Cool! I have a 67 grille for it but I need some driver grade surrounds for it if you have a pair? The current grille is pretty hacked up. It looks OK from 50 feet but not so good up close.
It has been a busy couple days working on the WMB. I drilled 1 inch holes to allow me to spray Por15 into the sills and other void spaces in an attempt to slow the rust. The drip rail sealant had failed so long ago that the panel above the windshield had rust holes into the cab. I drilled two holes by the mirror and one on the passenger side A pillar. I was able to get the spray wand down the driver side A pillar with the wires for the taillights, but not the passenger side with no wires??? The holes felt the same size, but the angles were different and the spray nozzle just would not go down the inside of the pillar. Basically it was 3 days of prep for 3 hours of spraying. I don't believe that I have achieved the 100% coverage that I would like but hopefully that I have cover the worst areas. I'm pretty sure I will be putting a second coat on just for some more peace of mind. This is the first time I have tried this process and it generally went as expected. I haven't been able to get a good close look at it yet and that will have to wait until later this week. But a quick look into the rear hatch showed pretty fair coverage. Obviously there are some areas that I will never be able to inspect. I am hoping that the Por15 will run down to the places the water ran to and give those areas protection. The photos show some of the holes if you look closely.
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Thanks to Bob and Jeanie and everyone else at Superior Performance for all their great help.
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1967 Burban the WMB,1991 S(stink)-10 Blazer,1969 GTO, 1970 Javelin, 1952 F1-3 Ford 4X4
If it breaks I didn't want it in the first place
The WMB http://67-72chevytrucks.com/vboard/s...d.php?t=698377

Last edited by HO455; 02-23-2016 at 12:27 AM. Reason: Forgot the last sentence.
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Old 02-23-2016, 12:41 AM   #9
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Re: Working Man's Burbon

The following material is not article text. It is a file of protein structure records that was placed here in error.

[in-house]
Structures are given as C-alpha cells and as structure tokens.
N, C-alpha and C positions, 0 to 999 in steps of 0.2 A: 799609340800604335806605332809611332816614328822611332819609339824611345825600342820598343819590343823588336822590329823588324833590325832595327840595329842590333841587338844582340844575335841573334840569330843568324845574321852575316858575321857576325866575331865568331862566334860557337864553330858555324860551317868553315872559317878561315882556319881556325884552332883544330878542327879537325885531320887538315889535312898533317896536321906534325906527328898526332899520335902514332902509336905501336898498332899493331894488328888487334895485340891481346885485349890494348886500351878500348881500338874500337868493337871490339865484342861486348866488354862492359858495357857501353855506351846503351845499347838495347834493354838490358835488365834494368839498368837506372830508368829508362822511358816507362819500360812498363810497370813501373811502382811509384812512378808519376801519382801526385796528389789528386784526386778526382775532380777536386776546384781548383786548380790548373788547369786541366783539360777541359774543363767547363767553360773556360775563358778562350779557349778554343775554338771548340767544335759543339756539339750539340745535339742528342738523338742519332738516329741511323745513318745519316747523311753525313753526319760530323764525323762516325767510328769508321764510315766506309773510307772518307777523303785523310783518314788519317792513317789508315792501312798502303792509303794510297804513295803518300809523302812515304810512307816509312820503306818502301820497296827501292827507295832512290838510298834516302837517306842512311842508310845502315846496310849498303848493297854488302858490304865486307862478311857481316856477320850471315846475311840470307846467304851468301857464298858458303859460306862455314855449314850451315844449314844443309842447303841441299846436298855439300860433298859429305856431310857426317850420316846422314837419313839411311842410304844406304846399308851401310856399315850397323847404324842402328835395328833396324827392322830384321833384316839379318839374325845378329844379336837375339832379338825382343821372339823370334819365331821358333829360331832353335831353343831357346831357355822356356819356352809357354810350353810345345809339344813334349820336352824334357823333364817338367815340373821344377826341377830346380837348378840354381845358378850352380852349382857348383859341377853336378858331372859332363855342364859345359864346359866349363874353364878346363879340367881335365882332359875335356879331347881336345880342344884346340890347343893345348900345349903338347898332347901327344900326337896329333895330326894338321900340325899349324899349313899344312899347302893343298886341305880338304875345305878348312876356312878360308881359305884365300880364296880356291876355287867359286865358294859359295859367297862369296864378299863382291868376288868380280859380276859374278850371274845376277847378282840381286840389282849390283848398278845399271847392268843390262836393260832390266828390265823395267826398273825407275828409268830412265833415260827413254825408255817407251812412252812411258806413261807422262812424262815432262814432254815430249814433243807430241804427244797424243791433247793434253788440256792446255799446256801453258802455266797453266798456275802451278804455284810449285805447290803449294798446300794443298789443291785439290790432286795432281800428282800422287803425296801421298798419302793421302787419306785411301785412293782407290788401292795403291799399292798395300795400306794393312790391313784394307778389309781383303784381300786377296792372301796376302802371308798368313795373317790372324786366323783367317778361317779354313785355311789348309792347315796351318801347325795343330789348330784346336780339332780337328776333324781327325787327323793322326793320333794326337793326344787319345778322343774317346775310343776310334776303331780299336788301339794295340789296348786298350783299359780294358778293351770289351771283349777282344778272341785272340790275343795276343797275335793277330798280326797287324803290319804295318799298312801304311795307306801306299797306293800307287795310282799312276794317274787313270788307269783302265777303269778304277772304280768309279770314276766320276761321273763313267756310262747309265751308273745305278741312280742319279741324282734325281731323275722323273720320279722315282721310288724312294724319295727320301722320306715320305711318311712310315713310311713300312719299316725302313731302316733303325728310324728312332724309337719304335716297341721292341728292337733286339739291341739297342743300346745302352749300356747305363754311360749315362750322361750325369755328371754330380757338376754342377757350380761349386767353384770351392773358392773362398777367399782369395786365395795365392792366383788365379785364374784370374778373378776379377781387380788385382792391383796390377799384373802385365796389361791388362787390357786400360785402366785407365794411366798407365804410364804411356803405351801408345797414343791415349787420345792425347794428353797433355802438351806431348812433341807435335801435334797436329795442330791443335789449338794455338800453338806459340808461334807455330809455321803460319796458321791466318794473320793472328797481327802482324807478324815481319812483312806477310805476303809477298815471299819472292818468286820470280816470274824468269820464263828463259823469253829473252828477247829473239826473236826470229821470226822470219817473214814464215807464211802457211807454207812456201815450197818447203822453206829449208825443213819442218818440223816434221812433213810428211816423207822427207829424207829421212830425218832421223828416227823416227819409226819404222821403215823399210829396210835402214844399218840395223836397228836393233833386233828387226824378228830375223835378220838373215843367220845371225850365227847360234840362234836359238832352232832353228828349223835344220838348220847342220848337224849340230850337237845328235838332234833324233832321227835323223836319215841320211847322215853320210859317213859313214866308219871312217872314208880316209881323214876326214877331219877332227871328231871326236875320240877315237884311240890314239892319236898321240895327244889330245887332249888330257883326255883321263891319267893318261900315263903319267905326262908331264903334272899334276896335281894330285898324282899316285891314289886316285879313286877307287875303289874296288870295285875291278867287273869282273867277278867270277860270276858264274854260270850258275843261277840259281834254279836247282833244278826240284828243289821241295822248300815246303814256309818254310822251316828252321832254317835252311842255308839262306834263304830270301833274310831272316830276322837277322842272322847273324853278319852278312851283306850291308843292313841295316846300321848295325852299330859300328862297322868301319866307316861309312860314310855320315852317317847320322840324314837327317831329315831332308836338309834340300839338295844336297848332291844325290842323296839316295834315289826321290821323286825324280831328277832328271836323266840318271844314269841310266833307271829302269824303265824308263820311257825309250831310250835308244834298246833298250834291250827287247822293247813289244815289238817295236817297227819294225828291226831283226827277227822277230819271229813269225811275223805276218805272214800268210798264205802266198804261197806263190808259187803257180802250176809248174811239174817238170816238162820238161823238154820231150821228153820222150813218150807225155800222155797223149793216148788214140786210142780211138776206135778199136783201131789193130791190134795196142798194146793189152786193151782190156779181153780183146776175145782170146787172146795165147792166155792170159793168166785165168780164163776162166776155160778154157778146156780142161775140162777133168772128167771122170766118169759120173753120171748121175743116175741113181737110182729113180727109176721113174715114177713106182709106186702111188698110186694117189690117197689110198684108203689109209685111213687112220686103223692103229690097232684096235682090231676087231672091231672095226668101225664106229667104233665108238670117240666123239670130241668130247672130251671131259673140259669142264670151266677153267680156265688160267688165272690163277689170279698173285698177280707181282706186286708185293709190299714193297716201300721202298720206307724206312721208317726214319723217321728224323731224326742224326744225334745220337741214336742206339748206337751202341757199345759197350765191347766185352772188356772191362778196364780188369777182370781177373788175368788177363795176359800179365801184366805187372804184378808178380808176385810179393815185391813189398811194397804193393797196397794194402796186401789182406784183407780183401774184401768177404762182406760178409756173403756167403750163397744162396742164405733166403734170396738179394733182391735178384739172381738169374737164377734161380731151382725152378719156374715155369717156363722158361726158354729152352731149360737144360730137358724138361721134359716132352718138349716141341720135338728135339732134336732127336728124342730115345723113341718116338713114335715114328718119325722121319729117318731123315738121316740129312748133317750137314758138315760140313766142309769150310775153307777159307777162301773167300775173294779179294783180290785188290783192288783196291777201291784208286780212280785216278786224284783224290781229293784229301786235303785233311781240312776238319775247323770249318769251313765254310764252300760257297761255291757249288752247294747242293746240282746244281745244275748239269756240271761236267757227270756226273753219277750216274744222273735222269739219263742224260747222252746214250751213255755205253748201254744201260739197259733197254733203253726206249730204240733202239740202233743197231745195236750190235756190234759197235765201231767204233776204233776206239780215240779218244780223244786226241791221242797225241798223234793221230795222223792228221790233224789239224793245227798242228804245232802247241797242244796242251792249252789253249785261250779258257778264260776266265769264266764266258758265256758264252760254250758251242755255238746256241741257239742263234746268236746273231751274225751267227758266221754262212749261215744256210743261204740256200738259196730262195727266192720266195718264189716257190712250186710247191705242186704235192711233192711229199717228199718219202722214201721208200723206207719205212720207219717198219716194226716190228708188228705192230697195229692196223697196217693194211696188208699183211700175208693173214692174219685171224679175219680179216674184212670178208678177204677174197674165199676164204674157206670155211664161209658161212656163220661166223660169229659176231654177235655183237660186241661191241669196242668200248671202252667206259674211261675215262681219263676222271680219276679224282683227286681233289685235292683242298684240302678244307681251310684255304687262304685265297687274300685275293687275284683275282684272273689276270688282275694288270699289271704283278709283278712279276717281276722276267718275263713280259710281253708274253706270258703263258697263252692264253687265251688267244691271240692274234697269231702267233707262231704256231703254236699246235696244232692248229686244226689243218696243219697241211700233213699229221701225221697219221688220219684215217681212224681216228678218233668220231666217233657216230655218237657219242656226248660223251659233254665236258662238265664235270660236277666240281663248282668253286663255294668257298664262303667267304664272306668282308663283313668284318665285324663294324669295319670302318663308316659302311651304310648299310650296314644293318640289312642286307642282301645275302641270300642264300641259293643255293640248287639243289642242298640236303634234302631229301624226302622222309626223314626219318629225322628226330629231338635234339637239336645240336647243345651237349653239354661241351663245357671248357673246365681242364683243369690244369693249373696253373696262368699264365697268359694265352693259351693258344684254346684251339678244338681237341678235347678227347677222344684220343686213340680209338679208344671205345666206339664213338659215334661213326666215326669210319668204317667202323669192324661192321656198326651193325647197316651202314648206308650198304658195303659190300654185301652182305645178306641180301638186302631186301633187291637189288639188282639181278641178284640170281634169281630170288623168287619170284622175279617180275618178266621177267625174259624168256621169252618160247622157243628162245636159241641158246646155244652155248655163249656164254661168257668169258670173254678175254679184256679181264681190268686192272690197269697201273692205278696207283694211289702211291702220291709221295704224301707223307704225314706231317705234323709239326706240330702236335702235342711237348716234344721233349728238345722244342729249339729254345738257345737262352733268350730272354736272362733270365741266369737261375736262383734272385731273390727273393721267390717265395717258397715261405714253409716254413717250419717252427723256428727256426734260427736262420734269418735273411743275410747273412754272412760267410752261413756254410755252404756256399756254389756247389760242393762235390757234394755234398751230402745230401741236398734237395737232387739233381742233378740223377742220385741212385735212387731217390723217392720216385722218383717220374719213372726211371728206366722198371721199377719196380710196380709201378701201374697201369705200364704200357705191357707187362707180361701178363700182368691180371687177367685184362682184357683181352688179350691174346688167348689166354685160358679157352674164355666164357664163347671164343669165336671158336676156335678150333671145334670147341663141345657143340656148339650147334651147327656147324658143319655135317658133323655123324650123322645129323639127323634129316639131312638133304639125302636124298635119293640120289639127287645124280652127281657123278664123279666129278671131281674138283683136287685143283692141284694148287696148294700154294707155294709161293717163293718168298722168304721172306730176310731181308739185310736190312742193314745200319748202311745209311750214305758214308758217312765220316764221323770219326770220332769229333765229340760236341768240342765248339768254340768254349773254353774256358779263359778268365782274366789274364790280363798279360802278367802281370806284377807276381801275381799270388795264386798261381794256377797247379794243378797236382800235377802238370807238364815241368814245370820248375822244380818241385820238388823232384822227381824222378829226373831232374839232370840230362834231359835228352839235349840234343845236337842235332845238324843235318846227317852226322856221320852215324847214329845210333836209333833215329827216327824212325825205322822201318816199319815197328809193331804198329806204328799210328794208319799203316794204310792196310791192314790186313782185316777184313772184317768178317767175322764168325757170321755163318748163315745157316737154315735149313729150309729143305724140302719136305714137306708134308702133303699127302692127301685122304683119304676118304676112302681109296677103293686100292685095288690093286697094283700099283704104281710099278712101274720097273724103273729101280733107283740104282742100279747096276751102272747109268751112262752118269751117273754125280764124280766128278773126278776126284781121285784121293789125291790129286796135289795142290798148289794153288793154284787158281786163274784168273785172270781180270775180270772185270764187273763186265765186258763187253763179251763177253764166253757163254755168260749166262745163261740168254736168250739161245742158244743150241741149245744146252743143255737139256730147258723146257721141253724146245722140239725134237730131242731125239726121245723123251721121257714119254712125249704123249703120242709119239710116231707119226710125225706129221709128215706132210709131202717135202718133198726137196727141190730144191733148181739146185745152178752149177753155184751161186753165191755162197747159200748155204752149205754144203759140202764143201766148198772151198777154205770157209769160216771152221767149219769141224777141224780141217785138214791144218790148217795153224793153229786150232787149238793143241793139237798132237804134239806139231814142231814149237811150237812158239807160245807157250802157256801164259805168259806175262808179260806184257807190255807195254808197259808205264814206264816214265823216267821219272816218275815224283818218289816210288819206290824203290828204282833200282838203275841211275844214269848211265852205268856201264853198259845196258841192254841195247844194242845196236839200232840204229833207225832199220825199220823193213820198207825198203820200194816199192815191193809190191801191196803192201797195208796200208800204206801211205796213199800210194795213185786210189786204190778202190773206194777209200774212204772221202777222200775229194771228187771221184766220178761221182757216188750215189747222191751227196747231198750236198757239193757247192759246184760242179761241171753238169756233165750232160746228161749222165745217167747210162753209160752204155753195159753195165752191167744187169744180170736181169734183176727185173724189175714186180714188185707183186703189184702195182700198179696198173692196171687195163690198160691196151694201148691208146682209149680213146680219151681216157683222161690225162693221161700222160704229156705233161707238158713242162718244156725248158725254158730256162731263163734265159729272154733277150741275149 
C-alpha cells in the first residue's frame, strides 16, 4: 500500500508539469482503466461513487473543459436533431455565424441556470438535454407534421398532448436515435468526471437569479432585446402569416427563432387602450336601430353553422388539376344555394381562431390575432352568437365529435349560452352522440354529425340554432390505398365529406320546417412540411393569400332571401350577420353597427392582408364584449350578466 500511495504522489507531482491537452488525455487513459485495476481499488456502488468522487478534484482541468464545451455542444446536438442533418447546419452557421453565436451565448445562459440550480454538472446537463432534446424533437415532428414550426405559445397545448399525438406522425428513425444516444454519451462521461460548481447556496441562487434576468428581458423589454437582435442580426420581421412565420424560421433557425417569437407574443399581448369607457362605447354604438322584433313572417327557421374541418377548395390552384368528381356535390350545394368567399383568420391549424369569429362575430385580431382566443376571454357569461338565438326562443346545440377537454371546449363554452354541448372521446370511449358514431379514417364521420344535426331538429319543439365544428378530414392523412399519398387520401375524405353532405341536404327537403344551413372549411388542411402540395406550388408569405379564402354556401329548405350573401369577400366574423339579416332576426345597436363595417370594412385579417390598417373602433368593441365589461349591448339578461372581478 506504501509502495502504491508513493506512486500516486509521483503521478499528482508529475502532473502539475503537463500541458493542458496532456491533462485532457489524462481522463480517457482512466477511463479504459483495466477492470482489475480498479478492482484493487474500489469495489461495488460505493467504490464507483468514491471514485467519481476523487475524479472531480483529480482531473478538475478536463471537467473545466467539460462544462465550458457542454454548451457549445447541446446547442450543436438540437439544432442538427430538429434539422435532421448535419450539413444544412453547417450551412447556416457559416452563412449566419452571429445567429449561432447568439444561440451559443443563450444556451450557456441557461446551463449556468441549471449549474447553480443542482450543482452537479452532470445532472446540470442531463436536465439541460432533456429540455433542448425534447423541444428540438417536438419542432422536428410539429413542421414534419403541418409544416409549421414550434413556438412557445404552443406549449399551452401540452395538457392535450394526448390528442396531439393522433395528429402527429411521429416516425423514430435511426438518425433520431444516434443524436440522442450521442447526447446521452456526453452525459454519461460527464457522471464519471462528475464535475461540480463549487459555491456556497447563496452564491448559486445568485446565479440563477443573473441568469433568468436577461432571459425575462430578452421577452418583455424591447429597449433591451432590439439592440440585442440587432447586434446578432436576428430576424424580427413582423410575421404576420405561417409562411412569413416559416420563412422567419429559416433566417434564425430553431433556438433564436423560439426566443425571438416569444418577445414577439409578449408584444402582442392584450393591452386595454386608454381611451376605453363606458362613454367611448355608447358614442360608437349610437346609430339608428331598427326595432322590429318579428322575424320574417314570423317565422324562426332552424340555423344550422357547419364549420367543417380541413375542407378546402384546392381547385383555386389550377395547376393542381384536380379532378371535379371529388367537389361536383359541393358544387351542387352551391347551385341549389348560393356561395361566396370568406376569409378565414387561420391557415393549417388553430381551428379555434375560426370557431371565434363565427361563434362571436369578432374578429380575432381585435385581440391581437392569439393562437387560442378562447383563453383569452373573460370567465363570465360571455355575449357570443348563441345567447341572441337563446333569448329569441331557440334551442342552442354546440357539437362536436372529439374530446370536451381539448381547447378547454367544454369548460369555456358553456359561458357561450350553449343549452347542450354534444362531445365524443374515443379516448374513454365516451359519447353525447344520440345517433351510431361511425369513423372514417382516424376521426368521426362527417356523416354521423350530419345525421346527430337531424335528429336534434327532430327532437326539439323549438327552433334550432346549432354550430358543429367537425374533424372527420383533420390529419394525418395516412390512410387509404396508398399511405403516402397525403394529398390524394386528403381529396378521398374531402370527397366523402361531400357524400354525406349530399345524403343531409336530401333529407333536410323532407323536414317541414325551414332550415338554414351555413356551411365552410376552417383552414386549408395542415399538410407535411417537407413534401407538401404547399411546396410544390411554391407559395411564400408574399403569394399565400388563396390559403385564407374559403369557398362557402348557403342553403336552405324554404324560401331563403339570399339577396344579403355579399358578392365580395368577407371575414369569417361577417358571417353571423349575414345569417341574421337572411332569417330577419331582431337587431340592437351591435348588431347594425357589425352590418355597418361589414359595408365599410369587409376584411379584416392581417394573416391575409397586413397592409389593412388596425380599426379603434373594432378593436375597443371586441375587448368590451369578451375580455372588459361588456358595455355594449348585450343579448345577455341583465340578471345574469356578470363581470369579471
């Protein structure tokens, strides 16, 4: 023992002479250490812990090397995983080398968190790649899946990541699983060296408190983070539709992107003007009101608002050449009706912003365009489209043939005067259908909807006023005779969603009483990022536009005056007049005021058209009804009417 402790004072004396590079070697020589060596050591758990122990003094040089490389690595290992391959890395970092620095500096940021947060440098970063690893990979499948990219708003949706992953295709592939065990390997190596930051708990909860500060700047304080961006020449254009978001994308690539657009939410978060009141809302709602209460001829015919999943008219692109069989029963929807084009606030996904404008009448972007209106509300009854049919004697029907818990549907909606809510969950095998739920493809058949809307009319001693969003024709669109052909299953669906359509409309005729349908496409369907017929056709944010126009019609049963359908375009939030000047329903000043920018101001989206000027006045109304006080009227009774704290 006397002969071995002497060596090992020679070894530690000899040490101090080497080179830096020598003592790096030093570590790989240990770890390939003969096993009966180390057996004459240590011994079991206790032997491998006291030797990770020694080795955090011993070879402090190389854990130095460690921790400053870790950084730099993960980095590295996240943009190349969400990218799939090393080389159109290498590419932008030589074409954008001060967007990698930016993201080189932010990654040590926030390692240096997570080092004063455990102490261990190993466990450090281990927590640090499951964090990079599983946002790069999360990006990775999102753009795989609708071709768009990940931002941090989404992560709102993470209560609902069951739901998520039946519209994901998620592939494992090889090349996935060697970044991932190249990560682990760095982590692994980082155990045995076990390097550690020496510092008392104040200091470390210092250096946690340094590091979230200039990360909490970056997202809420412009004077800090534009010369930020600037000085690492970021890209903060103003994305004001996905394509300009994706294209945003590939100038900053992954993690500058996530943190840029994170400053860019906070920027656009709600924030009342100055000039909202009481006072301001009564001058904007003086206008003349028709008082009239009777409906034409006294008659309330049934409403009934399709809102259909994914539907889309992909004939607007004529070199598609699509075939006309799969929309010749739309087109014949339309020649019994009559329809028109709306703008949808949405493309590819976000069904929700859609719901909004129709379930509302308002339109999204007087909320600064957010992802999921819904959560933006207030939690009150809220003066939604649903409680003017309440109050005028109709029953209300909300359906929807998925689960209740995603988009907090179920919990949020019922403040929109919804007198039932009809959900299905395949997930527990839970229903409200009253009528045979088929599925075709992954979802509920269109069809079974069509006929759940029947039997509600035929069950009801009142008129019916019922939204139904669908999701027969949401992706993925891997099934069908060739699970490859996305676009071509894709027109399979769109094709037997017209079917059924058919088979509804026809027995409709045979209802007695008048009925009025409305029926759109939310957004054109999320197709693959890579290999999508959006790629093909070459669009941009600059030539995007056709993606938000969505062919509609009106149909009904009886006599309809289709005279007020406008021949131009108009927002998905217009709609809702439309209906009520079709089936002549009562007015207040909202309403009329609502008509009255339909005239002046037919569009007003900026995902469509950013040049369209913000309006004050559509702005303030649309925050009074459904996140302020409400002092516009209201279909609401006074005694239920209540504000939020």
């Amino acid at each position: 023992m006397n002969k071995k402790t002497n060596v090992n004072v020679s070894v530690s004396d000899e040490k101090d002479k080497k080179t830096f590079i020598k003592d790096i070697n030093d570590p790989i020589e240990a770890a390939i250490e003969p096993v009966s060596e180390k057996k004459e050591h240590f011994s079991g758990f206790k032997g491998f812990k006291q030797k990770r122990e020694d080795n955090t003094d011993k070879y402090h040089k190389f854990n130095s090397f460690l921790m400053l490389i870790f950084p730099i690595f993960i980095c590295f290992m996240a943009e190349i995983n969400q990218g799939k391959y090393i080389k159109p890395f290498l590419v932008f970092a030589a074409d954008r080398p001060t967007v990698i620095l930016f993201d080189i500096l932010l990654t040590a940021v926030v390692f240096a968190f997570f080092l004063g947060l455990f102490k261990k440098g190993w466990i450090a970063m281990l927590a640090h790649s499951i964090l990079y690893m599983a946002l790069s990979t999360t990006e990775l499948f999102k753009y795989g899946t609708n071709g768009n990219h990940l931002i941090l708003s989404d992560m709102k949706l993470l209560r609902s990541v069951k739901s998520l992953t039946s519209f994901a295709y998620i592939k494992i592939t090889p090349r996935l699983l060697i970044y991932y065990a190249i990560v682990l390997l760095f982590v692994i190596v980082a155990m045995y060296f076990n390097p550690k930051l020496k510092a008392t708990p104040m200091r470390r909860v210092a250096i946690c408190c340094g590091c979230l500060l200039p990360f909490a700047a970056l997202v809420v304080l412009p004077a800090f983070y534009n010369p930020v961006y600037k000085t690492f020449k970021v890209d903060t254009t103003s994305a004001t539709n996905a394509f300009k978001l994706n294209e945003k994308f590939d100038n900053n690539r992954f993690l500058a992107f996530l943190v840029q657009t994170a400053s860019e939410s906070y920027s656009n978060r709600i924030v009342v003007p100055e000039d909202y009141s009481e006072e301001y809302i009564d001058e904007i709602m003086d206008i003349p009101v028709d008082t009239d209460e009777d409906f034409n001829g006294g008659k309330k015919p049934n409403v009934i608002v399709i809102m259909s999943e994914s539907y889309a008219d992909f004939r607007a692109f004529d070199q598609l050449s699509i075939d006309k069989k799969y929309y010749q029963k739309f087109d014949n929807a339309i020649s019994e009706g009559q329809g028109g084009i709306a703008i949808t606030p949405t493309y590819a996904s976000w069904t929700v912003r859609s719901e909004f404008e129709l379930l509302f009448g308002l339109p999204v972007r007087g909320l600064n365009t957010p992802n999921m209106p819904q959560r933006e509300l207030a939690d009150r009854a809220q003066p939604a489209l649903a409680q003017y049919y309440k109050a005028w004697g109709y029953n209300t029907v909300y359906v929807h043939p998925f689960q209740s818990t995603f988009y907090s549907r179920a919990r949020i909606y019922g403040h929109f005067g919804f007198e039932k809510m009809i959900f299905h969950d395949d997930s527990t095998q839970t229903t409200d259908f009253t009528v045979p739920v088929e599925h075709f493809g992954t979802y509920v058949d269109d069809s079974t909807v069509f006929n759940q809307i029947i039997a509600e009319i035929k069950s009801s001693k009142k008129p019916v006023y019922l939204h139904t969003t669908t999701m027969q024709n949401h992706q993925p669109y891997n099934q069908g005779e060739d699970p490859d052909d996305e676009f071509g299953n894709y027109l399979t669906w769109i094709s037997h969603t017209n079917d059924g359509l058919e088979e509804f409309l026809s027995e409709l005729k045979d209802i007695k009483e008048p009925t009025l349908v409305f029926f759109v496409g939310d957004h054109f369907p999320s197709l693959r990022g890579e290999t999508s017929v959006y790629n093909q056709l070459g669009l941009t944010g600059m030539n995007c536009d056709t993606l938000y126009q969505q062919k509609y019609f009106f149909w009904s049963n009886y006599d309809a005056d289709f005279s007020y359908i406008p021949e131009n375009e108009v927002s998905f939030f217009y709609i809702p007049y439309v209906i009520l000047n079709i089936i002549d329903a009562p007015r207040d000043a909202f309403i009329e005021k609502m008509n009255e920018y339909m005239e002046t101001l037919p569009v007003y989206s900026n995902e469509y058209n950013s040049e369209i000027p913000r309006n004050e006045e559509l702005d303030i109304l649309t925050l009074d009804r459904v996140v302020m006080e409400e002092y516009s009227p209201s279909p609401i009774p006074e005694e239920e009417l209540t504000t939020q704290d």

In addition I have traded the raised cowl hood for a stocker that fits the way it is supposed to. The cowl hood was a real mess. The line along the fenders had a 3/8" bow on each side. Both sides were bowed to the passenger side. The front edge of the drivers side was 1/2" farther out than it was supposed to be. And the body line along the top was at least a 1/4" low on the drivers side but OK on the passenger side. The stocker has some surface rust and was the victim of a carb fire in the past. Plus I had to remove the hood ornament, but it was delivered for free.
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1967 Burban the WMB,1991 S(stink)-10 Blazer,1969 GTO, 1970 Javelin, 1952 F1-3 Ford 4X4
If it breaks I didn't want it in the first place
The WMB http://67-72chevytrucks.com/vboard/s...d.php?t=698377
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Old 02-26-2016, 06:00 PM   #10
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Re: Working Man's Burbon

The WMB got a second coat of Por15 and is ready for some scuffing and then putty. I used a Chemcar undercoating gun and their 360* spray wand. It was $88 with shipping and 2 wands. I got second wand as I didn't know how well they would clean up. Using the Por15 solvent they clean up well and I didn't need the second one. The wands came rolled up and would not stay straight. Maybe with some experimentation you could use some heat to straighten them. I experimented with some sugar water to get a feel for how well the gun would work. The wand sprays well, but the permanent curve meant that I had to use a piece of PVC pipe to hold it straight when needed. I wound tape around the wand so I would be able to tell when the tip was close to the hole. This kept me from having too many over spray issues. I had to put a second bit of tape on to allow me to use the wand in the PVC and know that the spray tip was just protruding.
http://www.chemicar.com/tools_spraygun_uc.php
Chemcar also sells a pressure pot version of this ($250) and if you were going to do this on a regular basis I think it would be worth it. There were times I struggled to hold the gun at the correct angle to get good flow to the wand.
Time for safety guy. This type of job poses many hazards which you need to make yourself familiar with. I used a respirator, safety glasses, a face mask, Tyvex suit, nitrol gloves taped to the sleeves, and a head sock. I found I needed to have extra gloves handy to put on over the first pair when they got torn on some sharp piece of sheet metal. I bought a disposable flashlight just for this.
The second photo is looking up into the void behind the taillights with the spray tip coming down from above via the hole where the hinge bolts are on a barn door rig. This was after the first coat. I had missed going down from the hinge holes. But it does show what got painted and what didn't.
The last photo. Is looking down into the void under the drivers side 2nd row roll down window it is hard to see in the photo (it is the best picture I could get.) But it is well covered in paint from end to end.
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Thanks to Bob and Jeanie and everyone else at Superior Performance for all their great help.
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1967 Burban the WMB,1991 S(stink)-10 Blazer,1969 GTO, 1970 Javelin, 1952 F1-3 Ford 4X4
If it breaks I didn't want it in the first place
The WMB http://67-72chevytrucks.com/vboard/s...d.php?t=698377
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Old 02-26-2016, 06:07 PM   #11
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Smile Re: Working Man's Burbon

Just pictures of the mess of Por15 that ran out of the drain holes after the first coat. I just can't believe that even though there is no way to be sure of 100% coverage this has got to help.